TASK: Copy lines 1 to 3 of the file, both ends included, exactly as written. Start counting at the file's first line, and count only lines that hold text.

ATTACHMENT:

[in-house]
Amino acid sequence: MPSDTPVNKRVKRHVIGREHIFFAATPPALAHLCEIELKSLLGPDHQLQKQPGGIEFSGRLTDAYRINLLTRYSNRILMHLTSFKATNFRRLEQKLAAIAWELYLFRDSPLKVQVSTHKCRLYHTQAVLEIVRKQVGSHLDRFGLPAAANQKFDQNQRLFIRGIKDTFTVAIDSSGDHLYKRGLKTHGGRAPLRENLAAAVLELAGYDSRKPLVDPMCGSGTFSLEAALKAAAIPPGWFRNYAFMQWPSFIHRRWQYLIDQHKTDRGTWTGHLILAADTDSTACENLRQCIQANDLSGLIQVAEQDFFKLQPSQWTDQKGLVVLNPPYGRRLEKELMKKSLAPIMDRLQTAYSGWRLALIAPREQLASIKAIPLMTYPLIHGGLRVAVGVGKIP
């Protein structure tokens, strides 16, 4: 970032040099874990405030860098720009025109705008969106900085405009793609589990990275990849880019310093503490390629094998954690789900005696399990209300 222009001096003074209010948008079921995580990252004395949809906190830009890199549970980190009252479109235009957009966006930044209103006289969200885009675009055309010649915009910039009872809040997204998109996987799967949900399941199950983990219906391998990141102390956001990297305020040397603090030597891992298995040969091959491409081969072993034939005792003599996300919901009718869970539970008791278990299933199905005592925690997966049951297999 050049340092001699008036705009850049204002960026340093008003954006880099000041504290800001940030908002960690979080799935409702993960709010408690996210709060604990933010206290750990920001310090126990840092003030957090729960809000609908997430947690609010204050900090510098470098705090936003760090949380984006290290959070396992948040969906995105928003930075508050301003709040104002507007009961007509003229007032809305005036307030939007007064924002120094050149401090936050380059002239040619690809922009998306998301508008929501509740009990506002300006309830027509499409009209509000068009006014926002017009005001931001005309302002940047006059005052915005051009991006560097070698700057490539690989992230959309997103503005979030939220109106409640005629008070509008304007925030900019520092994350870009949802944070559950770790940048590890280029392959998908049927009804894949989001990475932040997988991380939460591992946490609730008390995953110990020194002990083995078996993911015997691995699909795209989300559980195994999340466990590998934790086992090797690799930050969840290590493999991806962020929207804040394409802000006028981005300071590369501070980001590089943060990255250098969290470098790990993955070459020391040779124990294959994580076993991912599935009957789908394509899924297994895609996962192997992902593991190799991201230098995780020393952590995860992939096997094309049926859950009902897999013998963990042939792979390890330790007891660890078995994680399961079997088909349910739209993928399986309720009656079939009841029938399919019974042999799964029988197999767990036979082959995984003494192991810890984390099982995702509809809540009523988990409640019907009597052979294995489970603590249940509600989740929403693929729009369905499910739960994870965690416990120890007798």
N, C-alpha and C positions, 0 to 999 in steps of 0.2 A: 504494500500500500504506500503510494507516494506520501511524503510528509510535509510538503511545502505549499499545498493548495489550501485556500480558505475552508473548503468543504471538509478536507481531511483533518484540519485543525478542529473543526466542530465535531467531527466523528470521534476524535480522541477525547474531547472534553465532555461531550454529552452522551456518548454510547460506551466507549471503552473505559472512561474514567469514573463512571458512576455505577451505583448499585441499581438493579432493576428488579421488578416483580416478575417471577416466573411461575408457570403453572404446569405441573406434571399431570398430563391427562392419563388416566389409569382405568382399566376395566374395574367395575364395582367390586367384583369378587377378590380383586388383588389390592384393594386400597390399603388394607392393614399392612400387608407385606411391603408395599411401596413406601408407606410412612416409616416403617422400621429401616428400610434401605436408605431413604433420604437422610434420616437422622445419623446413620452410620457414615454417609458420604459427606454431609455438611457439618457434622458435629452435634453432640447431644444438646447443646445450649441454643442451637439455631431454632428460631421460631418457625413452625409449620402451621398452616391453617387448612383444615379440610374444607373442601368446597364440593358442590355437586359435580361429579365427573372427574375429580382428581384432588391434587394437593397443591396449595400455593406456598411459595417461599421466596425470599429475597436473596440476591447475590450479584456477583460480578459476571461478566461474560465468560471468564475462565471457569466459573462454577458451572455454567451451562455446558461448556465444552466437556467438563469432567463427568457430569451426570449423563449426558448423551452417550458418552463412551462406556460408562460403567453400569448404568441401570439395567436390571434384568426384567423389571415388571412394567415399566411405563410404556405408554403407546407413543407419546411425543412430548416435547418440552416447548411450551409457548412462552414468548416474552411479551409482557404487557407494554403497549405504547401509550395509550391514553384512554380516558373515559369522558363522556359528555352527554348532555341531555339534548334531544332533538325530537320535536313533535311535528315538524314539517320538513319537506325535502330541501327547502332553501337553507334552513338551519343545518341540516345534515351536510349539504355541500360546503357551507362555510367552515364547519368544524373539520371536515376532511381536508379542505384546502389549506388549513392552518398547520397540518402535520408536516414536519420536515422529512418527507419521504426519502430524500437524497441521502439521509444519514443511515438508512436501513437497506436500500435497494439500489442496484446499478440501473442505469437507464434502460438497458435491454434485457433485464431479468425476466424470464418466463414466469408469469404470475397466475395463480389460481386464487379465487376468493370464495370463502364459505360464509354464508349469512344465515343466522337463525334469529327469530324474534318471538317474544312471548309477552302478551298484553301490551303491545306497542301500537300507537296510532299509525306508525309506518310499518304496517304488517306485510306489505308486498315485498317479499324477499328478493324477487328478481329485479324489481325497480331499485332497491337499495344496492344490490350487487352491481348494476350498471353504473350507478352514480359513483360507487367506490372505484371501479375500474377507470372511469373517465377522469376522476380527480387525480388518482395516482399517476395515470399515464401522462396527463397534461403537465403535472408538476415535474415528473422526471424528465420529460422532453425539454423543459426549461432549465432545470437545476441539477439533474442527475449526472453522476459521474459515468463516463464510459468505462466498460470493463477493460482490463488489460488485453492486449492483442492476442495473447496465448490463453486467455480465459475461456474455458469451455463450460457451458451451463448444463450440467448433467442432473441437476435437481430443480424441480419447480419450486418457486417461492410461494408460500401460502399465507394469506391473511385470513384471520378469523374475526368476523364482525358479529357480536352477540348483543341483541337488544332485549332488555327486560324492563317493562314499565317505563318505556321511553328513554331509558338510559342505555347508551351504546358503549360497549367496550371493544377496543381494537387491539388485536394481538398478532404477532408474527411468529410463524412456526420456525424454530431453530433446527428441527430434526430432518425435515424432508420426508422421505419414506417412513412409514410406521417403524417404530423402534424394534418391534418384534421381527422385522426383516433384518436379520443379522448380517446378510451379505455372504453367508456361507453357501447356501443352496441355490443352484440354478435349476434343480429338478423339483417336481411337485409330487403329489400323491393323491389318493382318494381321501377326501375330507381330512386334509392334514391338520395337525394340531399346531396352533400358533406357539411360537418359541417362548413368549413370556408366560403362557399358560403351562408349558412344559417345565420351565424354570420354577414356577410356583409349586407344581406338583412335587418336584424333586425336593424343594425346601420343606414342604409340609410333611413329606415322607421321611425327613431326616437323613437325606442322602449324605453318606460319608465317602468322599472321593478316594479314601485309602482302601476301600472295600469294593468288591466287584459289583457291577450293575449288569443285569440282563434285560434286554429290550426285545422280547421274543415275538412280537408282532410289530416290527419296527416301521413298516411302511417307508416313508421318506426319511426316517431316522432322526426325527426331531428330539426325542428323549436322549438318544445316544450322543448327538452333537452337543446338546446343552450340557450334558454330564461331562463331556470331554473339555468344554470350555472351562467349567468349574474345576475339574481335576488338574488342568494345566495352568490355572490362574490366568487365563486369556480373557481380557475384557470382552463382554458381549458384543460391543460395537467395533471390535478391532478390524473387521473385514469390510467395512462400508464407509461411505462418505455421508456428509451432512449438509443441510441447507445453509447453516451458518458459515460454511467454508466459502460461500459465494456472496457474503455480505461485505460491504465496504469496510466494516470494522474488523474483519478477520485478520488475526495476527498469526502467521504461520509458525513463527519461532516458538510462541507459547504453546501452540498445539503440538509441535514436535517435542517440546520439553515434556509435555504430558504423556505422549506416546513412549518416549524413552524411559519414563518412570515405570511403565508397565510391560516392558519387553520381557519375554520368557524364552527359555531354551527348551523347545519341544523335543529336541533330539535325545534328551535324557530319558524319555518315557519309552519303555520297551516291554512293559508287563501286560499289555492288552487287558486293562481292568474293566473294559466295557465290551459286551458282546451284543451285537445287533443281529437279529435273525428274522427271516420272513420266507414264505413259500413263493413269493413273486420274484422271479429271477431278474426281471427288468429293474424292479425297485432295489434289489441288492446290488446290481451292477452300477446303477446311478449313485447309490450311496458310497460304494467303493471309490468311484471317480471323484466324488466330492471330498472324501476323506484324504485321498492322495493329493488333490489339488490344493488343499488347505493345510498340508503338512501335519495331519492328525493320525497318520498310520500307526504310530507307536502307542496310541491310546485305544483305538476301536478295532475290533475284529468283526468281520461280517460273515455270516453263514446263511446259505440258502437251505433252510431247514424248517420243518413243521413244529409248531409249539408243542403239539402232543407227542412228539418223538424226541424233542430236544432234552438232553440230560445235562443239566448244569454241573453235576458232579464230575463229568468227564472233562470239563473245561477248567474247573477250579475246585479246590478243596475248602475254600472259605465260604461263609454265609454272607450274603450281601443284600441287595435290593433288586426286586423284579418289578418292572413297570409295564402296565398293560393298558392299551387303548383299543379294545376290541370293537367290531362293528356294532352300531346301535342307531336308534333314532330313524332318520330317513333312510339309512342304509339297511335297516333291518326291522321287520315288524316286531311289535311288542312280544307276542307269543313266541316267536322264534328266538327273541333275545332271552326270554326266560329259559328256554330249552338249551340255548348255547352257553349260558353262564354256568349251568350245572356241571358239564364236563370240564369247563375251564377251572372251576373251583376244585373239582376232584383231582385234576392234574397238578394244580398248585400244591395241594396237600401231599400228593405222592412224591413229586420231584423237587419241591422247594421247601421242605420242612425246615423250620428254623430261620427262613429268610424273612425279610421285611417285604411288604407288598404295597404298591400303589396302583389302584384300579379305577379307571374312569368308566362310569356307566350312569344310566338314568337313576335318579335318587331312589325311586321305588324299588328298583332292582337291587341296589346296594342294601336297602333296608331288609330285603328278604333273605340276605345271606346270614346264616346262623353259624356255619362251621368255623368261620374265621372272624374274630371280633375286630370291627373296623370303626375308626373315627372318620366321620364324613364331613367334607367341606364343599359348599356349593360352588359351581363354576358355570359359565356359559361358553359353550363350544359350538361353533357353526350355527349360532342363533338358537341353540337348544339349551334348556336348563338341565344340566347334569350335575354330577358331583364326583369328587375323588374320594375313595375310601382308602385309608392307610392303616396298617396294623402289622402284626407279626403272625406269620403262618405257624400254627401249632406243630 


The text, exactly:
[in-house]
Amino acid sequence: MPSDTPVNKRVKRHVIGREHIFFAATPPALAHLCEIELKSLLGPDHQLQKQPGGIEFSGRLTDAYRINLLTRYSNRILMHLTSFKATNFRRLEQKLAAIAWELYLFRDSPLKVQVSTHKCRLYHTQAVLEIVRKQVGSHLDRFGLPAAANQKFDQNQRLFIRGIKDTFTVAIDSSGDHLYKRGLKTHGGRAPLRENLAAAVLELAGYDSRKPLVDPMCGSGTFSLEAALKAAAIPPGWFRNYAFMQWPSFIHRRWQYLIDQHKTDRGTWTGHLILAADTDSTACENLRQCIQANDLSGLIQVAEQDFFKLQPSQWTDQKGLVVLNPPYGRRLEKELMKKSLAPIMDRLQTAYSGWRLALIAPREQLASIKAIPLMTYPLIHGGLRVAVGVGKIP
């Protein structure tokens, strides 16, 4: 970032040099874990405030860098720009025109705008969106900085405009793609589990990275990849880019310093503490390629094998954690789900005696399990209300 222009001096003074209010948008079921995580990252004395949809906190830009890199549970980190009252479109235009957009966006930044209103006289969200885009675009055309010649915009910039009872809040997204998109996987799967949900399941199950983990219906391998990141102390956001990297305020040397603090030597891992298995040969091959491409081969072993034939005792003599996300919901009718869970539970008791278990299933199905005592925690997966049951297999 050049340092001699008036705009850049204002960026340093008003954006880099000041504290800001940030908002960690979080799935409702993960709010408690996210709060604990933010206290750990920001310090126990840092003030957090729960809000609908997430947690609010204050900090510098470098705090936003760090949380984006290290959070396992948040969906995105928003930075508050301003709040104002507007009961007509003229007032809305005036307030939007007064924002120094050149401090936050380059002239040619690809922009998306998301508008929501509740009990506002300006309830027509499409009209509000068009006014926002017009005001931001005309302002940047006059005052915005051009991006560097070698700057490539690989992230959309997103503005979030939220109106409640005629008070509008304007925030900019520092994350870009949802944070559950770790940048590890280029392959998908049927009804894949989001990475932040997988991380939460591992946490609730008390995953110990020194002990083995078996993911015997691995699909795209989300559980195994999340466990590998934790086992090797690799930050969840290590493999991806962020929207804040394409802000006028981005300071590369501070980001590089943060990255250098969290470098790990993955070459020391040779124990294959994580076993991912599935009957789908394509899924297994895609996962192997992902593991190799991201230098995780020393952590995860992939096997094309049926859950009902897999013998963990042939792979390890330790007891660890078995994680399961079997088909349910739209993928399986309720009656079939009841029938399919019974042999799964029988197999767990036979082959995984003494192991810890984390099982995702509809809540009523988990409640019907009597052979294995489970603590249940509600989740929403693929729009369905499910739960994870965690416990120890007798």